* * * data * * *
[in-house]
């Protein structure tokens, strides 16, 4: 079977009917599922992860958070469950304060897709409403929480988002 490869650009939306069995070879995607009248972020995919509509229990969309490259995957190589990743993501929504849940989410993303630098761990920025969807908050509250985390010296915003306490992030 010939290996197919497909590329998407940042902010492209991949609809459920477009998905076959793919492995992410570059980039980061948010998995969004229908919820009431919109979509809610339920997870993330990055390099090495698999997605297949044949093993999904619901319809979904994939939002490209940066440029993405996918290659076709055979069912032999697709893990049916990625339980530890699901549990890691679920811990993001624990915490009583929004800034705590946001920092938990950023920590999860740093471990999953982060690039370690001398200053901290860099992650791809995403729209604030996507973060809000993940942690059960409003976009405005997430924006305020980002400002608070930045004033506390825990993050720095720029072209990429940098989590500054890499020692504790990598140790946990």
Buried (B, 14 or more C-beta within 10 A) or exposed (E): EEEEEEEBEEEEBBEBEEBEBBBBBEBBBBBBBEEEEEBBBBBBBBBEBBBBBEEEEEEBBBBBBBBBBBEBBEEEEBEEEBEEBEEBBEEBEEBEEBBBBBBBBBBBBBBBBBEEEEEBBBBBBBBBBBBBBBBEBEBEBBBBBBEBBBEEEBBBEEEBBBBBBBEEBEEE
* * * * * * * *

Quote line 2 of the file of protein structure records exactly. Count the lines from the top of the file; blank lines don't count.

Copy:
């Protein structure tokens, strides 16, 4: 079977009917599922992860958070469950304060897709409403929480988002 490869650009939306069995070879995607009248972020995919509509229990969309490259995957190589990743993501929504849940989410993303630098761990920025969807908050509250985390010296915003306490992030 010939290996197919497909590329998407940042902010492209991949609809459920477009998905076959793919492995992410570059980039980061948010998995969004229908919820009431919109979509809610339920997870993330990055390099090495698999997605297949044949093993999904619901319809979904994939939002490209940066440029993405996918290659076709055979069912032999697709893990049916990625339980530890699901549990890691679920811990993001624990915490009583929004800034705590946001920092938990950023920590999860740093471990999953982060690039370690001398200053901290860099992650791809995403729209604030996507973060809000993940942690059960409003976009405005997430924006305020980002400002608070930045004033506390825990993050720095720029072209990429940098989590500054890499020692504790990598140790946990």